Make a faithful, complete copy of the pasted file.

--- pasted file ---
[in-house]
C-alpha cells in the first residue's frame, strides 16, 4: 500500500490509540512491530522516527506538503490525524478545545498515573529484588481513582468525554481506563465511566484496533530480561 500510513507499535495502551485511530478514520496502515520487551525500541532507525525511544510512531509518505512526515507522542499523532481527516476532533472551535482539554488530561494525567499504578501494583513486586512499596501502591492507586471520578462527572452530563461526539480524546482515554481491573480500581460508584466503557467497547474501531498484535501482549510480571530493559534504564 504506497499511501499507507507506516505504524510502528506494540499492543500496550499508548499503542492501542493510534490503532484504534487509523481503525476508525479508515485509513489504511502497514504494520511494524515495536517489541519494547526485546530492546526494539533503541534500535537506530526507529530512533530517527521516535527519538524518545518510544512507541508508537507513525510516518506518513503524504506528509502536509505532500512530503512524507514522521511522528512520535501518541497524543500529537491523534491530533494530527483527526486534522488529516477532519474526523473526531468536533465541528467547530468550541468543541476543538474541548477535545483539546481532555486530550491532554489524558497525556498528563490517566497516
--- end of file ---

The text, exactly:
[in-house]
C-alpha cells in the first residue's frame, strides 16, 4: 500500500490509540512491530522516527506538503490525524478545545498515573529484588481513582468525554481506563465511566484496533530480561 500510513507499535495502551485511530478514520496502515520487551525500541532507525525511544510512531509518505512526515507522542499523532481527516476532533472551535482539554488530561494525567499504578501494583513486586512499596501502591492507586471520578462527572452530563461526539480524546482515554481491573480500581460508584466503557467497547474501531498484535501482549510480571530493559534504564 504506497499511501499507507507506516505504524510502528506494540499492543500496550499508548499503542492501542493510534490503532484504534487509523481503525476508525479508515485509513489504511502497514504494520511494524515495536517489541519494547526485546530492546526494539533503541534500535537506530526507529530512533530517527521516535527519538524518545518510544512507541508508537507513525510516518506518513503524504506528509502536509505532500512530503512524507514522521511522528512520535501518541497524543500529537491523534491530533494530527483527526486534522488529516477532519474526523473526531468536533465541528467547530468550541468543541476543538474541548477535545483539546481532555486530550491532554489524558497525556498528563490517566497516